Clara Barton Forum empowers young women
More than 100 young women from 17 area high schools and organizations gathered in Johnstown on Wednesday for the 27th annual Clara Barton Forum, a one-day community outreach program for women 16 to 21 years of age.
The forum educates and encourages these young women — most of whom are from Cambria and Somerset counties — in matters of self-esteem, decision-making, setting goals and problem-solving, by sharing the life experiences of positive female role models like Clara Barton, founder of the American Red Cross, local guest speakers and adult mentors.
The Clara Barton Forum is affiliated with the Mountain Chapter of the American Red Cross, but the event is organized and supported entirely by local volunteers and donors.
“(We want the girls to know) that they’re not alone in anything they face,” said Tessa Minnick, forum chairwoman. “This program gets them in front of strong women who are in their corner.
“Sometimes they feel they can’t go to family or friends with a problem, so this gives them another person to reach out to.”
Johnstown native Kristine Irwin was the first presenter of the day. Irwin is a public speaker, author and social advocate on the topic of sexual violence and rape prevention. Her book, “Voices of Hope,” and nonprofit organization of the same name aim to educate the public about sexual violence by sharing her own story of being raped by an acquaintance, and the struggle she and her family and friends went through to heal and overcome the trauma of that event.
In addition to hearing Irwin’s story, each young woman in attendance received a signed copy of her book through donations made to the Clara Barton Forum.
“This was an amazing day,” Irwin said at the close of the forum. “I think all girls need this type of a forum. I met a lot of amazing girls and women today. A number of girls came up to me and said, ‘Me too.’ I know how prevalent (sexual violence) is, so it’s very humbling that they came to talk to me about something so personal.”
The young women also watched a self-defense demonstration given by an instructor and students from Miller’s Martial Arts in Johnstown.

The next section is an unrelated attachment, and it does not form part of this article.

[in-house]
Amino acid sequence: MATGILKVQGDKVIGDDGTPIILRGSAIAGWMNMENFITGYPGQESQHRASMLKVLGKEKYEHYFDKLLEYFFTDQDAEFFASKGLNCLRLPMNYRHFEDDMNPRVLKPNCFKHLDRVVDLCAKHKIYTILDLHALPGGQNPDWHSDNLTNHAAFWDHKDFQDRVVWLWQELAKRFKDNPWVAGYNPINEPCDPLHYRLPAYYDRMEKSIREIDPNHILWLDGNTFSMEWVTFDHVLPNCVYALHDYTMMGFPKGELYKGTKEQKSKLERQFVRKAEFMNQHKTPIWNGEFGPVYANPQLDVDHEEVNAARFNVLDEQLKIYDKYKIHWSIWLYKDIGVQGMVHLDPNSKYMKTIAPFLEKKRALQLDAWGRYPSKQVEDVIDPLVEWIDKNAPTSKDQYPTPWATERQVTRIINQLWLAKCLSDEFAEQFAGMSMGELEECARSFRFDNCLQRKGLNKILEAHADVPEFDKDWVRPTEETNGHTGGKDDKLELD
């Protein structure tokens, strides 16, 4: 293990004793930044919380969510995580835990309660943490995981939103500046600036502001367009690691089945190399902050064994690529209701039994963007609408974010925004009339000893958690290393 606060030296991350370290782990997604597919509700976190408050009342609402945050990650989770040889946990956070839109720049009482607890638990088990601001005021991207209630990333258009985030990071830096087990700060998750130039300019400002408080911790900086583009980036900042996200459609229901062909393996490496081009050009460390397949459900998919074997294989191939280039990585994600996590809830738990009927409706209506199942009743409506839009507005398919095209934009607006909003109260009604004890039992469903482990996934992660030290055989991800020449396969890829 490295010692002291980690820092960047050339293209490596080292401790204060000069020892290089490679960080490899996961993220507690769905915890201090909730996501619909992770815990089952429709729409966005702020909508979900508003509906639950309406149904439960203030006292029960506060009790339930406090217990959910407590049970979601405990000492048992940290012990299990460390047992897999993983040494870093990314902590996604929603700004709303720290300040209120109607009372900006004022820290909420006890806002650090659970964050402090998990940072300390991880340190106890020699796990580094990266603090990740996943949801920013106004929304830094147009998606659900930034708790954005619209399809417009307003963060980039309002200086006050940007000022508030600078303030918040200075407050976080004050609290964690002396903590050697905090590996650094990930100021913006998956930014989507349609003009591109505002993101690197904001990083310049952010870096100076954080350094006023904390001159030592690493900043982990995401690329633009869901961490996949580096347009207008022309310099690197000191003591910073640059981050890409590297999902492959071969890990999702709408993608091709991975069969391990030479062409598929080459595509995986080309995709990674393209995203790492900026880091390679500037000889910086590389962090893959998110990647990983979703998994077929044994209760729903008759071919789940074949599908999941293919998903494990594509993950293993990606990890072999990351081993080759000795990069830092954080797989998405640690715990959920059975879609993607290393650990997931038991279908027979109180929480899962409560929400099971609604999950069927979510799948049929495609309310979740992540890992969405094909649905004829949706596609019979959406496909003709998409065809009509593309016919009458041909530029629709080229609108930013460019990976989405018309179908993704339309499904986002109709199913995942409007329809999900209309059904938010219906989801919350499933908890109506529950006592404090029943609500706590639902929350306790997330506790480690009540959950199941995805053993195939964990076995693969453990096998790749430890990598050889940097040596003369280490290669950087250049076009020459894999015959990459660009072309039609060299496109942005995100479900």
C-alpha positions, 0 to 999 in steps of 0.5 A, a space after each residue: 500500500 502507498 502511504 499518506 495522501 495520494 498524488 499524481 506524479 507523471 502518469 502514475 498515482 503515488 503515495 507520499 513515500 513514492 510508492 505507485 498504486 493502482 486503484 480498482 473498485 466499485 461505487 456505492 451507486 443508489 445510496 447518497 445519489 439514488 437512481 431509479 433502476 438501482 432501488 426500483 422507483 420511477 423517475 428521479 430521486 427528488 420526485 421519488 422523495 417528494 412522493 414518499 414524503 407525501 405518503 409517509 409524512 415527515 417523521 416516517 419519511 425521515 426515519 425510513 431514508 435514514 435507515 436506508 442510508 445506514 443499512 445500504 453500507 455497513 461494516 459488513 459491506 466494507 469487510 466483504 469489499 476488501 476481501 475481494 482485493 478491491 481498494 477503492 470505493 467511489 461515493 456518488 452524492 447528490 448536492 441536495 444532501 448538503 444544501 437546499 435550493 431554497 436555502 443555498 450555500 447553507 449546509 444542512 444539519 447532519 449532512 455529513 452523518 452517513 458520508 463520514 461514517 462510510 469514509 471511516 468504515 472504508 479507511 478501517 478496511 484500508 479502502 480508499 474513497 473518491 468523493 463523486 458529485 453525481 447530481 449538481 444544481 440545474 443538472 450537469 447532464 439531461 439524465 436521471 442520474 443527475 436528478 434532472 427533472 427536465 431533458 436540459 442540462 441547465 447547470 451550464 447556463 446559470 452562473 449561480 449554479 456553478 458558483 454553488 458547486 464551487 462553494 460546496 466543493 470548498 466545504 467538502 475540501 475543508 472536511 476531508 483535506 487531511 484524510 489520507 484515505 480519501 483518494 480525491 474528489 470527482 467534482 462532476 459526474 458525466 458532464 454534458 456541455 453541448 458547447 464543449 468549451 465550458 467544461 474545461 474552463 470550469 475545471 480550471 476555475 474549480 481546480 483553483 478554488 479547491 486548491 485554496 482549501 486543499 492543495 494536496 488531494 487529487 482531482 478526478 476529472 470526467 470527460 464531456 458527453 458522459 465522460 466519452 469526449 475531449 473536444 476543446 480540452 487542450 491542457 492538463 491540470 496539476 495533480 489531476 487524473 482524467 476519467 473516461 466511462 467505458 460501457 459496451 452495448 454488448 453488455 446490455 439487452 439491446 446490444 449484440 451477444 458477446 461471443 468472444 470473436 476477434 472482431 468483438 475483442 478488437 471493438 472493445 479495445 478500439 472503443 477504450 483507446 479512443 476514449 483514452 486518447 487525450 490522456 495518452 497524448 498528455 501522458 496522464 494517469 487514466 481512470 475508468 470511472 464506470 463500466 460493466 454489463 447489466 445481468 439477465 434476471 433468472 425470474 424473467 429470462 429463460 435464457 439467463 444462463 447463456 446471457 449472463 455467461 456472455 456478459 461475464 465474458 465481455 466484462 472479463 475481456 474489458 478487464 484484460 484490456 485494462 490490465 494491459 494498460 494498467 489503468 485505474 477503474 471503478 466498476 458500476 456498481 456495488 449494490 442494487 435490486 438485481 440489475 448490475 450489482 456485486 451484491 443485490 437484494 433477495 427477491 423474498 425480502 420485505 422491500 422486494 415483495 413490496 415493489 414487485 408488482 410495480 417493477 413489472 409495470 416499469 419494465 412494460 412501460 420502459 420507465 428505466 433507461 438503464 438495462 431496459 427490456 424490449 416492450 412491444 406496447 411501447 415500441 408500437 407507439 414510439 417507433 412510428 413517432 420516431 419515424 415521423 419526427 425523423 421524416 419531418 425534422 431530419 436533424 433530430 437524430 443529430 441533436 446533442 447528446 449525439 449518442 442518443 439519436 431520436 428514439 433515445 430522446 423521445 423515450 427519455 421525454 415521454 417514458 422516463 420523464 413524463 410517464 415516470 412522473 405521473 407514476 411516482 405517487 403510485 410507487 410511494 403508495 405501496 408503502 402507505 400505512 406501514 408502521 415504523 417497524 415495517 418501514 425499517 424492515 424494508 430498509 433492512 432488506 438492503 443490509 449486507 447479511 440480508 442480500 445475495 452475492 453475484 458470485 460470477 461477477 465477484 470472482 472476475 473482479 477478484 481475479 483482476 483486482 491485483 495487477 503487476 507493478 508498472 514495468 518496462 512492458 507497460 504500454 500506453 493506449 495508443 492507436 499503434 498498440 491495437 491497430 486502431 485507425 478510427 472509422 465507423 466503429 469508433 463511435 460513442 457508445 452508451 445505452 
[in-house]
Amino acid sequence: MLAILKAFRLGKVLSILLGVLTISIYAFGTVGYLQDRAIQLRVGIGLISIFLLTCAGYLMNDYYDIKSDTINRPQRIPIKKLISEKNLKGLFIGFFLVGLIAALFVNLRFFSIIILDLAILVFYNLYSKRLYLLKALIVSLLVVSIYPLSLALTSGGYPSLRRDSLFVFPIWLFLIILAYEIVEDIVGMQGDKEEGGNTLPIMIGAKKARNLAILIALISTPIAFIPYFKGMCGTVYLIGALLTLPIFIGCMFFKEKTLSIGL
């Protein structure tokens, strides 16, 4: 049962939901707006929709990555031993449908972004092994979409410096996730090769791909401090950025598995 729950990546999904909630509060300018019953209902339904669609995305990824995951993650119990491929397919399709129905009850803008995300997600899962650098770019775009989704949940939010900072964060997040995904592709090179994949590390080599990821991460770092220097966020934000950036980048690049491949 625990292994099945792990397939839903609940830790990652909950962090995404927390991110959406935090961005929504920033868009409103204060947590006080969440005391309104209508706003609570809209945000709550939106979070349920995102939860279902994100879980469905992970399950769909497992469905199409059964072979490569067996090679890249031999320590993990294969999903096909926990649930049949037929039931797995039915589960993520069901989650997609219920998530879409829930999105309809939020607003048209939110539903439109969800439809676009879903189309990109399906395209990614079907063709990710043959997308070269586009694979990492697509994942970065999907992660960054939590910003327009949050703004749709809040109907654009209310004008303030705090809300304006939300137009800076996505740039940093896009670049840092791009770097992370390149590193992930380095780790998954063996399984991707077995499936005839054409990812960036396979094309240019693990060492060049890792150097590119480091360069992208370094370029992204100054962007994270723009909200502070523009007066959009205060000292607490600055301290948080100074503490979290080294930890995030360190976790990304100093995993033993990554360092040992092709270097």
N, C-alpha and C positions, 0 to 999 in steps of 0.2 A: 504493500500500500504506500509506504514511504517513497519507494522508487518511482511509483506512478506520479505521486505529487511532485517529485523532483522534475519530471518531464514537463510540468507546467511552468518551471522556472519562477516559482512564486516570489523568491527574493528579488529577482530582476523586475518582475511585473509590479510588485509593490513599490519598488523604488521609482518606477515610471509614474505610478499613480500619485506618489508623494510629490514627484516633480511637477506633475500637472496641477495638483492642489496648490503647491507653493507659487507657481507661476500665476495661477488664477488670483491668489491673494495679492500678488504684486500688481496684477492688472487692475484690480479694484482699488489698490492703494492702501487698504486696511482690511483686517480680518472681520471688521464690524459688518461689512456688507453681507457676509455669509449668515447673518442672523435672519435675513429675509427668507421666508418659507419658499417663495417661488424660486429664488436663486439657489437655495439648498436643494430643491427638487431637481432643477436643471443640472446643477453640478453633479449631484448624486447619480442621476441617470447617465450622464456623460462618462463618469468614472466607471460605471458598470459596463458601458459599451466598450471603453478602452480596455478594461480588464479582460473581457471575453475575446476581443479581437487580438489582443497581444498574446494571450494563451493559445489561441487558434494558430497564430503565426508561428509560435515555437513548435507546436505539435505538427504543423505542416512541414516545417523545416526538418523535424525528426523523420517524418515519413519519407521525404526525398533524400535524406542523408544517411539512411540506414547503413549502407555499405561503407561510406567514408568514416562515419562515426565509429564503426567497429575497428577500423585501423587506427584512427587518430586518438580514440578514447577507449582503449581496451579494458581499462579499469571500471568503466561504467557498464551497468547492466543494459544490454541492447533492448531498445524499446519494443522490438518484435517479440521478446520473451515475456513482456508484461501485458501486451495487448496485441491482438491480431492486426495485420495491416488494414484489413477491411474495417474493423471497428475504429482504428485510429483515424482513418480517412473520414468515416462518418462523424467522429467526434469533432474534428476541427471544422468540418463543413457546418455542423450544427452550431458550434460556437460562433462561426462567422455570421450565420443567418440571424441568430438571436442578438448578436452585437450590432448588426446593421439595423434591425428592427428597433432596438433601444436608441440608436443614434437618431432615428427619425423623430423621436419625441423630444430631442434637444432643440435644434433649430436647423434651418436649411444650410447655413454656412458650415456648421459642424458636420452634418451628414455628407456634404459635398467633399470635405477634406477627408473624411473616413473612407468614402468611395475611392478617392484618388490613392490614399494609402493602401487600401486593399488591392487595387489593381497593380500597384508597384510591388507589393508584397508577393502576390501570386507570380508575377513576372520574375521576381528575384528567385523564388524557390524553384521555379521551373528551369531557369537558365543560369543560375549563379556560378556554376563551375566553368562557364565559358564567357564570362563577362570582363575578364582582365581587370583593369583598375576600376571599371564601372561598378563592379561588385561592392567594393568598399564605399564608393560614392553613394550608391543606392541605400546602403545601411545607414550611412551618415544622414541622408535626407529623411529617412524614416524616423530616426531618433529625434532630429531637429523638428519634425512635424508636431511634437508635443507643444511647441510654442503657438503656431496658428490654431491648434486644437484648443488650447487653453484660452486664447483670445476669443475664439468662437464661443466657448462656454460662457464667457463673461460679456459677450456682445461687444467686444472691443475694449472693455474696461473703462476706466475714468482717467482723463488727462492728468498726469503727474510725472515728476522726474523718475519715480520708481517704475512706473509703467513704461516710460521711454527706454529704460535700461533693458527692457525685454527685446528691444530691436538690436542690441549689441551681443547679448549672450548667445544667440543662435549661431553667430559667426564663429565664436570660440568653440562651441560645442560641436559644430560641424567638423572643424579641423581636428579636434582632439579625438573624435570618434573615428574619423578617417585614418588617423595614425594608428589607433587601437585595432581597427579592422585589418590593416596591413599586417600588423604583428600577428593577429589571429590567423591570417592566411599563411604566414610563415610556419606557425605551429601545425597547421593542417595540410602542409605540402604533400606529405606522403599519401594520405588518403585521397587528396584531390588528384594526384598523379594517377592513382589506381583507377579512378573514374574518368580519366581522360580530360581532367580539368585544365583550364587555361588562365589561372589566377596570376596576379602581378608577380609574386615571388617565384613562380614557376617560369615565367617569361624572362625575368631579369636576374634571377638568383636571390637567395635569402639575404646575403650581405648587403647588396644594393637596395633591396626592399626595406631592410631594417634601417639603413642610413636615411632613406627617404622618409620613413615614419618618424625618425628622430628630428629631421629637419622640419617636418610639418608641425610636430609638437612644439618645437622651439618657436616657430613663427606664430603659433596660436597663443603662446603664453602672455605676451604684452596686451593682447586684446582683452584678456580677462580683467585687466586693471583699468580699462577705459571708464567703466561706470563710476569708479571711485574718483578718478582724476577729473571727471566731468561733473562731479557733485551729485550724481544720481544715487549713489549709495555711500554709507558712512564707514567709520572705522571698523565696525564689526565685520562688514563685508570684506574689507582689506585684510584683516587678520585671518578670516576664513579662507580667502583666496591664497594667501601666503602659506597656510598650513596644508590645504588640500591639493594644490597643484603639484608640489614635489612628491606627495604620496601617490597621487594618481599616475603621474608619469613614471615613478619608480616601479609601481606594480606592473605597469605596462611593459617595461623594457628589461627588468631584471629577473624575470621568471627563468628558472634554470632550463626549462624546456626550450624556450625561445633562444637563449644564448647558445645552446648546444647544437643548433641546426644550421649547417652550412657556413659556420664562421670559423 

After the second presentation, the group divided into small groups to have lunch and talk about their personal goals, guided by an adult mentor. Each young woman wrote down three short- or long-term goals that she wants to pursue, and over the next year, the adult mentors are going to contact each girl personally to talk about the progress on her goals or any other concerns she may want to talk about.
“Mentors are required to contact the girls at least four times during the year, but many do more,” Minnick said. “Some girls and their mentors stay in touch for years, and some of the girls (from prior forums) have come back to serve as mentors.”
The afternoon presenter was Tara Harrington, a 2001 graduate of Somerset Area High School. After graduation, Harrington earned a bachelor’s degree in communications from Clarion University of Pennsylvania. She works as a project manager for Three Wire Systems.
Her presentation, titled “Be Yourself,” included a craft project where the participants chose various types of beads to make a bracelet, while Harrington told her personal story of self-discovery from a child with a speech impediment to a confident young woman, and the twists and turns she encountered along the way.
Harrington shared a number of life lessons with the young women, such as: find people (family, friends or others) who support you; don’t rely on social media to define who you are or to give you validation; don’t look for acceptance in social media likes or followers, but in people who support you; your life will change from what you now expect it to be, and that’s OK; try new things that allow you to grow as a person; give yourself a break, and allow yourself to make mistakes; surround yourself with good people and find positive role models (her role models are U.S. Supreme Court Justice Ruth Bader Ginsburg and artist Randy Gibson of Pittsburgh, who has transformed his home, Randyland, into a public art landmark).
She also praised Barton’s personal strength and perseverance as a professional working woman, at a time when that was uncommon. Harrington said Barton endured negativity and lack of respect from male colleagues at places where she worked before she started the American Red Cross, and she showed persistence and character in her humanitarian efforts as head of the organization.
At the end of her presentation, Harrington asked each young woman to look at her bracelet and the ones to her left and right, pointing out that each bracelet was unique, just like each of the young women in attendance.